A winter walk
by: Mike Lushington  

            Thus far, it has been a very busy winter. I have had little opportunity for the long, solitary rambles back over our property that I so much enjoy taking. When I was presented with an uncluttered afternoon recently, then, I took advantage of it and set out, simply to see what I could see.

            It was cold and there was a bit of a north-westerly wind. The sun was trying, rather fitfully, to break through clouds, but I could see snow flurries on the river and on the hills on the Quebec side. In all, it was a typical early January day. When I could see the sun, I realized that, although we had passed the winter solstice, it was still lying very close to the horizon even at 1:30 in the afternoon. It would be some time yet before it would begin to make its midday mark on the ice and snow.

            I decided to start up the east side of the property, simply because I hadn't gone that way in a little while. I like to cruise the hedgerow here because there are mountain ash trees mixed in with the spruces and cedars of the little swamp where we find our fiddleheads in spring. It is often a good spot for wintering robins or wandering flocks of waxwings. However there were none to be found on this day. A little further up, I entered the birch grove and began to find tracks on the snow. Our resident fox had made its daily tour and I could see rabbit tracks everywhere. I looked a little more closely, trying to identify the makers of other, smaller prints that I began to find near trees and under bits of brush. Here, a partridge had trudged along, poking around under the birch trees, looking for seeds that might have dropped onto the snow. A couple of squirrels had played tag, judging by the scatter of tracks beneath a large cedar; a little further along, I found a pile of hulled spruce cones, further evidence that they were having a good winter.

            And then a found a set of tracks that looked like squirrel, until I realized that they seemed a little more direct and purposeful. I followed them with my eye to a place where they disappeared, abruptly, into a pile of snow, leaving only a hole. It was probably an ermine, judging from the size, the pattern and the location of the tracks. I have only ever seen two or three of these beautiful little creatures in the woods, although I know that they are really quite plentiful. The tracks confirmed their presence, though. So, too, did the marks made by mice and voles; these little creatures were obviously of some interest to the ermine. Further along again, I saw, barely, a trail of tiny marks, barely indenting the snow. Like the ermine tracks, they appeared and disappeared abruptly as their maker alternatively crossed the surface and tunnelled beneath it. Again like the ermine, this tiny shrew was searching for its prey wherever it could find it.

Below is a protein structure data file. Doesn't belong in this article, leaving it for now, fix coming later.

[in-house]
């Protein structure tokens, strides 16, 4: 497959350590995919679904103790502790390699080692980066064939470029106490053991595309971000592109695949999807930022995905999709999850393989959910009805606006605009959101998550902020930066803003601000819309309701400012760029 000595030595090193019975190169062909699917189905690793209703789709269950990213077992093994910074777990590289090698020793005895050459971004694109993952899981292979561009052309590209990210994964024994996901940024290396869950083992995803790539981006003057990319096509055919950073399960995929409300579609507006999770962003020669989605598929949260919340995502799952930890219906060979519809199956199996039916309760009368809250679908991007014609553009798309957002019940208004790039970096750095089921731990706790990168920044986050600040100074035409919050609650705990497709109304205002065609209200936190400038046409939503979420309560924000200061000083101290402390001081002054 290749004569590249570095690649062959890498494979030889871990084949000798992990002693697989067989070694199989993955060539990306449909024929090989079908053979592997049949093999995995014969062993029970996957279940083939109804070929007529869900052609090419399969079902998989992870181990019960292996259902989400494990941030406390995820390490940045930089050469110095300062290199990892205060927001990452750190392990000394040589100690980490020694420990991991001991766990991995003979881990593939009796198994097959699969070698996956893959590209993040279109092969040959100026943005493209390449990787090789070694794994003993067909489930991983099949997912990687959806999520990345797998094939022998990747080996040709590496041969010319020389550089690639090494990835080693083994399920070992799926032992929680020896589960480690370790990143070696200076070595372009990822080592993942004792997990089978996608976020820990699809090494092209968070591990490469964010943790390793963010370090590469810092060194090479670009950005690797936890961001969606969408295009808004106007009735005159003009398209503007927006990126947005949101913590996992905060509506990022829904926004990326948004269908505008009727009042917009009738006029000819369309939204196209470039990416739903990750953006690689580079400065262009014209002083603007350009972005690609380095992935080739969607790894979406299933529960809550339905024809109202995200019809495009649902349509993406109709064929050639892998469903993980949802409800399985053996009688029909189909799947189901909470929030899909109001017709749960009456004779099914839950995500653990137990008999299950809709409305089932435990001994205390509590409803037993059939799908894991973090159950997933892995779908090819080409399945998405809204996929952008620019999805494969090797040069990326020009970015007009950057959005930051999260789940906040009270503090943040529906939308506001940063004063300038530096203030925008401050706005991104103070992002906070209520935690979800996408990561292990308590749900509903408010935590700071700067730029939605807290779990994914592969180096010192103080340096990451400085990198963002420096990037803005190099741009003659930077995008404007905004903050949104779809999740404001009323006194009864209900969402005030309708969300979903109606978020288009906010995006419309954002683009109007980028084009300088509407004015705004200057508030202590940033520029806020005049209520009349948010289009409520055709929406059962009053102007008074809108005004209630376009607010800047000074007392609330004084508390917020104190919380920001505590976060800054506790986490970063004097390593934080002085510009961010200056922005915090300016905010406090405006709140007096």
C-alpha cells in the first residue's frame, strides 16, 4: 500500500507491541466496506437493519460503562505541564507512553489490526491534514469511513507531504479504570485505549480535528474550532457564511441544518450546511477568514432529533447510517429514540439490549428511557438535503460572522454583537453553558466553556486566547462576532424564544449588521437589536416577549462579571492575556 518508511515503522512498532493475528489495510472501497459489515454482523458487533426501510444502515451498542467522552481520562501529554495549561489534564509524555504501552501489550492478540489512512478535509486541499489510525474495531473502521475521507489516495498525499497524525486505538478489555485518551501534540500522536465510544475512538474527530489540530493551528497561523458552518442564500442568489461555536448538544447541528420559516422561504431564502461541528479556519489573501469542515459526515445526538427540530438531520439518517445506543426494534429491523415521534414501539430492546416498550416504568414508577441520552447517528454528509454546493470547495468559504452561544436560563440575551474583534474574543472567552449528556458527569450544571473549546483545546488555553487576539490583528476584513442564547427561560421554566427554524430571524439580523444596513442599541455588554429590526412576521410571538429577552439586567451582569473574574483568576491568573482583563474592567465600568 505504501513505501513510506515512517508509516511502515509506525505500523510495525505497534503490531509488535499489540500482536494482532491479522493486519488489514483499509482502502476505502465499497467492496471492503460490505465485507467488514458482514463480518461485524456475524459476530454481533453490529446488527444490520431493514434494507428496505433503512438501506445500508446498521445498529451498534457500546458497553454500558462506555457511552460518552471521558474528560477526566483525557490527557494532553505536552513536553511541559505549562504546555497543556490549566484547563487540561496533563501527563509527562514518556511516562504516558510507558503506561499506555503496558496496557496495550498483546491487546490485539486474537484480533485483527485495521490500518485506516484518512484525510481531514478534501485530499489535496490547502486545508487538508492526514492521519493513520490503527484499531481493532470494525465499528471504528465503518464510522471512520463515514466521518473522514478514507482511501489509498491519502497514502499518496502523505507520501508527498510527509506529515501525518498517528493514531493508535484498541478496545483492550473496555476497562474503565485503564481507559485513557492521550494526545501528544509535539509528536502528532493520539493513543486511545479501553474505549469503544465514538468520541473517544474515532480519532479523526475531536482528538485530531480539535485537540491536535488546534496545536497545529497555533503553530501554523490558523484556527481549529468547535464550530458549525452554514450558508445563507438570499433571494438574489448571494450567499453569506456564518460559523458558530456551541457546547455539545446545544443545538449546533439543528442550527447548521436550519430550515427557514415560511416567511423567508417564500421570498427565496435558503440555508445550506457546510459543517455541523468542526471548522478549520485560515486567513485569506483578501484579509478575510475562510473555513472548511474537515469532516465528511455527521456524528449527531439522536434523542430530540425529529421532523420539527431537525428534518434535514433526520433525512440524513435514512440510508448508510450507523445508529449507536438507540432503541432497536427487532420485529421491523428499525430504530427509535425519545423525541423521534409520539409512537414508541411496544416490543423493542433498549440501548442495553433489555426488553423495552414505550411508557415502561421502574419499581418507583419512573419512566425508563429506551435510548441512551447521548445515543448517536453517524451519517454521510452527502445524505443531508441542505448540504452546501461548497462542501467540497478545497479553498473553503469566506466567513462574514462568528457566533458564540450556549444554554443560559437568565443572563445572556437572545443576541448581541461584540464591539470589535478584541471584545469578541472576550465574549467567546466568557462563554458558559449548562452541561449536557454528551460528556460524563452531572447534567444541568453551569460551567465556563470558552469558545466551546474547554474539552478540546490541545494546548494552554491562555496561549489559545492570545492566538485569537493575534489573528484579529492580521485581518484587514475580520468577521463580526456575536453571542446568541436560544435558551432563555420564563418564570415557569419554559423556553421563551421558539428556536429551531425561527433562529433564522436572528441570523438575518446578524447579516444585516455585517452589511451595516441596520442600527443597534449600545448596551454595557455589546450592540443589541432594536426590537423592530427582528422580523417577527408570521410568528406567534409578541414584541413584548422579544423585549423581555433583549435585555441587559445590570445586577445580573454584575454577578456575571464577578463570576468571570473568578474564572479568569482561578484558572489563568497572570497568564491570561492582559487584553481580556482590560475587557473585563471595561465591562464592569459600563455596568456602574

I crossed to the west side and continued over the hedgerow to the open fields of my neighbour's property. A moose had been crossing regularly in recent weeks and I wanted to see if I could find fresh tracks. I didn't, not there, although I could still see the traces of the old marks from a couple of weeks previously. Further on, up the hill, I did find new tracks and further along again, another set. some day soon, I resolve to follow a set of these tracks to find out where the big animals are hanging out these days, simply to satisfy my curiosity. I also intend to track one of the resident foxes, for the same simple reason.

            And so I spent a very pleasant several hours. I saw no one. There were no birds about, except for two woodpeckers that I saw just before dark. It might seem that the woods were deserted, that life had either fled with the fall migrations or retreated into hibernation to wait out the long nights of winter. The tracks on the snow, though, told another story. Life continues, sometimes it would seem rather abundantly, even in this cold time of year. Once again the thought occurred that we have become so divorced from the world around us that we do not realize just how much happens even in our backyards, quietly, out of sight, under the snow and the blanket of night, but vibrant and passionate for all that.


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